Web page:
Today is International Women’s Day, which celebrates women for their economic, political and human rights achievements.
T4CI is proud to partner with so many wonderful women-led projects. After all, the sustainability and environmental movements began with women.
That’s why we wanted to salute a woman who would have been considered an environmental justice advocate – except the term wasn’t around during her time.
Many people know of Jane Addams as the founder of Hull House and the first American woman to be awarded the Nobel Peace Prize (1931). Some may not realize how pioneering she was in uncovering environmental health concerns and advocating for environmental equality for all people, no matter their income or ethnicity. She helped to uncover lead poisoning and industrial poisons in many low-income housing and factories. She investigated slums (founding the profession of urban sociology), brought about passage of factory inspections, pushed for ending child labor, improved tenement conditions and sweatshops, fought for shorter hours, higher wages, protective labor laws, and established the nation’s first juvenile court.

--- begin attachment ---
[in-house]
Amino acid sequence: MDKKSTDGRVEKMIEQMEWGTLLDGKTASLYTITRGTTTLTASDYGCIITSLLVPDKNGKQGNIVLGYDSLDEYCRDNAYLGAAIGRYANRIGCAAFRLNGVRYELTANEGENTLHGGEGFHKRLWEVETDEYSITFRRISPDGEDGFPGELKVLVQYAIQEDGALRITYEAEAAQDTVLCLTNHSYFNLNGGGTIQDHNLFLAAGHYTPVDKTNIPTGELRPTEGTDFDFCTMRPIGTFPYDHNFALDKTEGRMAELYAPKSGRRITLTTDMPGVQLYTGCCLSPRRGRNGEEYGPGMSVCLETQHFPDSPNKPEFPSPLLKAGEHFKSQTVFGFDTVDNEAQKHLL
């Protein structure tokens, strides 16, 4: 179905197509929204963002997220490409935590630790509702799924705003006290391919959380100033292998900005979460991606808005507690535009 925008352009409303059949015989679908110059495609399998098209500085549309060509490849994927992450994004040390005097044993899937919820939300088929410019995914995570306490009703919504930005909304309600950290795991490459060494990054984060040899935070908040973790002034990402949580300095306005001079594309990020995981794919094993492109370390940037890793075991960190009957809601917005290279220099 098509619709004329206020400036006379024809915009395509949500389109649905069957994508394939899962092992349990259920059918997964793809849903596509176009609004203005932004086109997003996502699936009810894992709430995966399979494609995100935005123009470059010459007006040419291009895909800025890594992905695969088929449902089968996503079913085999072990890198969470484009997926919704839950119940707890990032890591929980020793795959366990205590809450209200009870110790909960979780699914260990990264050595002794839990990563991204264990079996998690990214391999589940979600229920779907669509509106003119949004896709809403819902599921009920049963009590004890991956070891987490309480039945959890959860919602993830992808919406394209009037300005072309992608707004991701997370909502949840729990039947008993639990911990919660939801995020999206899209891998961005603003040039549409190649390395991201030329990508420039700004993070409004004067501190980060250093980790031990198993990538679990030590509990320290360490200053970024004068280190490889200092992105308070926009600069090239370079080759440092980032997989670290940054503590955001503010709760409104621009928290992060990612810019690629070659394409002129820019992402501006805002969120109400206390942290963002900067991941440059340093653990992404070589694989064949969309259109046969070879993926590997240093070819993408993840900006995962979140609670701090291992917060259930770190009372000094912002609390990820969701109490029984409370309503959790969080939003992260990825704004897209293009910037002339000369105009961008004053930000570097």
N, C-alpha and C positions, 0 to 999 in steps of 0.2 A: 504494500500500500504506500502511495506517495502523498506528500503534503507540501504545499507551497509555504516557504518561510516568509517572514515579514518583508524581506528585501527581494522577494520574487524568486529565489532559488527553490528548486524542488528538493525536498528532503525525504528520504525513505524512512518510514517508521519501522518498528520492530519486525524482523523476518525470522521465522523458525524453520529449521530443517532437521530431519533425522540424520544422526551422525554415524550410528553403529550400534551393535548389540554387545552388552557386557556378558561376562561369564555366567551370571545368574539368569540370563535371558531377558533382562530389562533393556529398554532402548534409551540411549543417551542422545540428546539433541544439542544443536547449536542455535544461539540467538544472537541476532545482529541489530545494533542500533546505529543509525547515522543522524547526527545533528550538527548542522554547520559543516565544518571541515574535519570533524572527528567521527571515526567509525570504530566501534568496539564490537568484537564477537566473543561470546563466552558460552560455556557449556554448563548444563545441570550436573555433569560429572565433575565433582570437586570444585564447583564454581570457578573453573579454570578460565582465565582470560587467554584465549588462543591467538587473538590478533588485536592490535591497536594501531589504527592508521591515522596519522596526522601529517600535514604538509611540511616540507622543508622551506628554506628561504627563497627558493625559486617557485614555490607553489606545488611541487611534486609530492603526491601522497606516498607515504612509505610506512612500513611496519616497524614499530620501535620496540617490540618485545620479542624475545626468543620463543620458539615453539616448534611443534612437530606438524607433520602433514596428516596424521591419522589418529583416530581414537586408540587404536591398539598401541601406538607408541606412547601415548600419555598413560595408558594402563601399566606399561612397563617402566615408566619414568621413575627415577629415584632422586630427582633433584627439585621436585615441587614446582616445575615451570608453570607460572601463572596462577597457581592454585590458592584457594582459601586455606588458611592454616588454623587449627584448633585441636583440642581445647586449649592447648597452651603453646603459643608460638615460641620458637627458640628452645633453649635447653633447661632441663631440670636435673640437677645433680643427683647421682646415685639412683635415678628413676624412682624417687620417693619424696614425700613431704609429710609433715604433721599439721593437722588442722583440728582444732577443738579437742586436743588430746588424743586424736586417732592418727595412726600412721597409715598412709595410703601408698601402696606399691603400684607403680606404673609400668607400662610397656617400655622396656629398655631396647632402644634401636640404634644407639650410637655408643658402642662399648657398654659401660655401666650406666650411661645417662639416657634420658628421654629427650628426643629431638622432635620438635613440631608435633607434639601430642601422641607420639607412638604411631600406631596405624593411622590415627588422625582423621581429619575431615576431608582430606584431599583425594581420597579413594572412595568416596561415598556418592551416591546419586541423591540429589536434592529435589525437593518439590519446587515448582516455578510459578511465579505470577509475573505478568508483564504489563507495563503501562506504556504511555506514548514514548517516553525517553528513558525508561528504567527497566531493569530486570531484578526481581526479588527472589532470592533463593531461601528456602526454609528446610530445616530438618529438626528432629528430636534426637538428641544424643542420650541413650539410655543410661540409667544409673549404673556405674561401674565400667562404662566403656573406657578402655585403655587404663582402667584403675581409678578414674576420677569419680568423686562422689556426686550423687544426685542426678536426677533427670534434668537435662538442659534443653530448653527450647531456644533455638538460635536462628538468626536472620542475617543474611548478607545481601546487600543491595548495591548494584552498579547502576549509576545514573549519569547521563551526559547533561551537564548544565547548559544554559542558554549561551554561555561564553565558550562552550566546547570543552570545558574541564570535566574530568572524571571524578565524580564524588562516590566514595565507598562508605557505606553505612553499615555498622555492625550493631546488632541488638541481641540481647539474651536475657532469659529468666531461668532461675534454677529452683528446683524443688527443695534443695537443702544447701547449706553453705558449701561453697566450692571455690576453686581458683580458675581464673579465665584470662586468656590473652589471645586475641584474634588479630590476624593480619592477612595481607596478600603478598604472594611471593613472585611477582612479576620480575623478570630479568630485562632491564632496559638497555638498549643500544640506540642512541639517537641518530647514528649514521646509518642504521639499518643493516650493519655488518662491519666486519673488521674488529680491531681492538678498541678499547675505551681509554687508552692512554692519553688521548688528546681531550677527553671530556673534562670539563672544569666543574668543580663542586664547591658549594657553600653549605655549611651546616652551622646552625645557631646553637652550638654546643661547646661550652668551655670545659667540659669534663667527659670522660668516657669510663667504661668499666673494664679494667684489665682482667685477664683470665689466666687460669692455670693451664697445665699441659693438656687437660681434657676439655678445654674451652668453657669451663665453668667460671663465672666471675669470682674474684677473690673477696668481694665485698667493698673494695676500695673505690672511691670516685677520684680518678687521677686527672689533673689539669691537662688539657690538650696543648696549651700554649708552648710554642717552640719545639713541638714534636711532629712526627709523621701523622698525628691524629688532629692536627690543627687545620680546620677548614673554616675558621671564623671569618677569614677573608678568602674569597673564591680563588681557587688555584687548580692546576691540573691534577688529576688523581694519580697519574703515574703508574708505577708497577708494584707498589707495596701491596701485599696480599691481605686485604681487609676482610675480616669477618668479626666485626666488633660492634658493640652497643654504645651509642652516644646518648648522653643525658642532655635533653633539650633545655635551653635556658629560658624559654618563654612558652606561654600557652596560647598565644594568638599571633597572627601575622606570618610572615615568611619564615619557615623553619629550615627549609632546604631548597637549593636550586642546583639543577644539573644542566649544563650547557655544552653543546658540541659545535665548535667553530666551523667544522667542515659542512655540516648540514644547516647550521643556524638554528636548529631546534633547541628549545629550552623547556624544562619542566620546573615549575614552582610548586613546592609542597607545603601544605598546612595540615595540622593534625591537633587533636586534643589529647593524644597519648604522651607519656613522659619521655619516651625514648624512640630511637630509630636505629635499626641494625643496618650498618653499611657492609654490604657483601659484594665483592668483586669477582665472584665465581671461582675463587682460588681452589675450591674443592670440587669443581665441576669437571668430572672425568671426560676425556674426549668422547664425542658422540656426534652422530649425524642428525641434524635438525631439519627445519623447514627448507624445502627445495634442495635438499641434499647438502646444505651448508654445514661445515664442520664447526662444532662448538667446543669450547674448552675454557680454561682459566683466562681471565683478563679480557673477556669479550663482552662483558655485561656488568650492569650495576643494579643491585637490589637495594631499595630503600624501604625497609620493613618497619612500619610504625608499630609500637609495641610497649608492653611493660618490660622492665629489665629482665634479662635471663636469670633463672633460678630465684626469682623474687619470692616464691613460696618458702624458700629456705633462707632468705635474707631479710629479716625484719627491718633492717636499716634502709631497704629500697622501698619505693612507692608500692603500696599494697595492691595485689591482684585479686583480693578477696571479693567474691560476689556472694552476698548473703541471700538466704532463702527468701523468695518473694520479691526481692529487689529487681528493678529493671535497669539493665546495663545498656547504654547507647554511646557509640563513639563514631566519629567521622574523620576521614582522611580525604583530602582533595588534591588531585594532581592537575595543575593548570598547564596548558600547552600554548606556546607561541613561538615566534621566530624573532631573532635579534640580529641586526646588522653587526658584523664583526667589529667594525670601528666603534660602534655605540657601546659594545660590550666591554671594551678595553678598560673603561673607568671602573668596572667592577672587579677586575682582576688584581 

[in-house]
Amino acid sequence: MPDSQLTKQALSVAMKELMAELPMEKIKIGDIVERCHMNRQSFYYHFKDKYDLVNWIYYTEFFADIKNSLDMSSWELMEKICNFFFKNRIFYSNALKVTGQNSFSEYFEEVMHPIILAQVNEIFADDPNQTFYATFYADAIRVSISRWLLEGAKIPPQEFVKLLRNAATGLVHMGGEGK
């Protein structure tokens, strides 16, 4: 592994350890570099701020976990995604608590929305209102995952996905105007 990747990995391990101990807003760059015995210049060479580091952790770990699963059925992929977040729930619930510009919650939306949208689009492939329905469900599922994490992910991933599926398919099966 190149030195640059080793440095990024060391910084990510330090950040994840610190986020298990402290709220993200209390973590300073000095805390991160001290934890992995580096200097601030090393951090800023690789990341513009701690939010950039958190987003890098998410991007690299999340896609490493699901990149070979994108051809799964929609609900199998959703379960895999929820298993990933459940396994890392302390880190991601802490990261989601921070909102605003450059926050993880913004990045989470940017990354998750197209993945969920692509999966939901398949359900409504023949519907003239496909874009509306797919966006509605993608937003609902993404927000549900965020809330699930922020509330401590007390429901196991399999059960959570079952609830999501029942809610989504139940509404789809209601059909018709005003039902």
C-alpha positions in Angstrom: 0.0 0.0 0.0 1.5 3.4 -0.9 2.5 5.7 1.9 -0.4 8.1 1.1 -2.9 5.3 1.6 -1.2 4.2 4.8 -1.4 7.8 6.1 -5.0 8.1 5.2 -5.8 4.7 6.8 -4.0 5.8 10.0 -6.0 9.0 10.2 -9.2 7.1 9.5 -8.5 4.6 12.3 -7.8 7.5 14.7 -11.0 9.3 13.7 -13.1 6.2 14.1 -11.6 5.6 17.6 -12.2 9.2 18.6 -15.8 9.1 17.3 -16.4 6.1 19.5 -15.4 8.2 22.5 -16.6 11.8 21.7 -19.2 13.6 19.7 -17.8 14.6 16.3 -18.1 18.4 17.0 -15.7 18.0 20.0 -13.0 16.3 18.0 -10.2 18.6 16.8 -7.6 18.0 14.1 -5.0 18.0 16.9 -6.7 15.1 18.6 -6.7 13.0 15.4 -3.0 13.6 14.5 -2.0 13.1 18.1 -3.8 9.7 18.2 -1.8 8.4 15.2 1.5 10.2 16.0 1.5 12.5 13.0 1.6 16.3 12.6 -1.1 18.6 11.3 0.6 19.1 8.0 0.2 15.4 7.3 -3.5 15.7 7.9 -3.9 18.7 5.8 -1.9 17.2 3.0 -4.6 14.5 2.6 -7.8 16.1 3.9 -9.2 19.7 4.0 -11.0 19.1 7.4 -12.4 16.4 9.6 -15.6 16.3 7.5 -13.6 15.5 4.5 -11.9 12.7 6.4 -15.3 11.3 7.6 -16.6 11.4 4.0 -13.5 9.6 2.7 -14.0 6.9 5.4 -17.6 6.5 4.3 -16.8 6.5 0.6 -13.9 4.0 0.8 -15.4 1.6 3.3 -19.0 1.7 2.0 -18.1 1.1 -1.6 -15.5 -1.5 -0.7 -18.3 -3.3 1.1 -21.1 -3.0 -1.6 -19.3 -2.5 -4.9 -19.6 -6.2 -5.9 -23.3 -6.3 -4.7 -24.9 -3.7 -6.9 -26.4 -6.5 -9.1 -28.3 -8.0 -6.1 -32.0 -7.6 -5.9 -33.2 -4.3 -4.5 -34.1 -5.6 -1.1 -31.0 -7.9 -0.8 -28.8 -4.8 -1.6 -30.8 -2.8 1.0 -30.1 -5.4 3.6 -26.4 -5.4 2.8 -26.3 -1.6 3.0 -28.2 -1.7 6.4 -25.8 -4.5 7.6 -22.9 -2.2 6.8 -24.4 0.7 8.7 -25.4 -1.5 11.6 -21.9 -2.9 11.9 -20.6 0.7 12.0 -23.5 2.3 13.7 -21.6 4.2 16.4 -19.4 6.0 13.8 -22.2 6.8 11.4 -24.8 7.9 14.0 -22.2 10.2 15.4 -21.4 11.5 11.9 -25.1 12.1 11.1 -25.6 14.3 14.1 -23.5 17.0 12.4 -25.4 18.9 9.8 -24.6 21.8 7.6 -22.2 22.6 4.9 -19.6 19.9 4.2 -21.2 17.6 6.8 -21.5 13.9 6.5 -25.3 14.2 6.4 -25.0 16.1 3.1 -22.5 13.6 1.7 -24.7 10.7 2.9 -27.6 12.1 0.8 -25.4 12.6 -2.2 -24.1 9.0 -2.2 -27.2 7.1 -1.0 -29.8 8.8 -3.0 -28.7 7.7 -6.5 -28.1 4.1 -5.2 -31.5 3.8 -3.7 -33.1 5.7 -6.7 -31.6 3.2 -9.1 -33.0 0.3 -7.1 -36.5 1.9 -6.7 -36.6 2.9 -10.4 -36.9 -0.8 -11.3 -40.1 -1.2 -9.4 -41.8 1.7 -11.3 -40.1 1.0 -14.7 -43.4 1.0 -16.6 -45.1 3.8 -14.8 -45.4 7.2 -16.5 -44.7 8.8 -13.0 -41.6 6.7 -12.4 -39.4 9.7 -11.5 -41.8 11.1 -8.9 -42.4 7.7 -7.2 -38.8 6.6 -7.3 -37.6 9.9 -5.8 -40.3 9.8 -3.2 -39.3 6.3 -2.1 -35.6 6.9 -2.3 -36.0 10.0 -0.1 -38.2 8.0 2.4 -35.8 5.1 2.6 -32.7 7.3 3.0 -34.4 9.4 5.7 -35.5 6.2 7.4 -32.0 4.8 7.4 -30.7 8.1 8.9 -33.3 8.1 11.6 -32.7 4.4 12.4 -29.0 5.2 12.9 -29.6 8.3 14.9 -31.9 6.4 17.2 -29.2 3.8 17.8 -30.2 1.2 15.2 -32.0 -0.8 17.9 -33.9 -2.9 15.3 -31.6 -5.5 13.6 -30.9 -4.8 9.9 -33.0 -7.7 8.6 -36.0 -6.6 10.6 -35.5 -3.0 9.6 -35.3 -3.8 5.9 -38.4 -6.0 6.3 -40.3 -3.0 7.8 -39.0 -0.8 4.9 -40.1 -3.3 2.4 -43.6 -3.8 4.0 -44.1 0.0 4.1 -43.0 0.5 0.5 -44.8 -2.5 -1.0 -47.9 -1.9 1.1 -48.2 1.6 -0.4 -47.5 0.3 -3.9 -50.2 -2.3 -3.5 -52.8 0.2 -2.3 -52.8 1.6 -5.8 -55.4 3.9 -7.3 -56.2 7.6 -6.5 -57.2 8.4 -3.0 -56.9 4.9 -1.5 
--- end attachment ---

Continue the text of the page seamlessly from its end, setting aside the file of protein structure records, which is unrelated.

The abridgment of civil liberties and attacks on pacifists in World War I (she was vilified as a traitor for opposing the war), led Addams to help found the American Civil Liberties Union. She died at 74, her work for social justice having impacted every aspect of American life.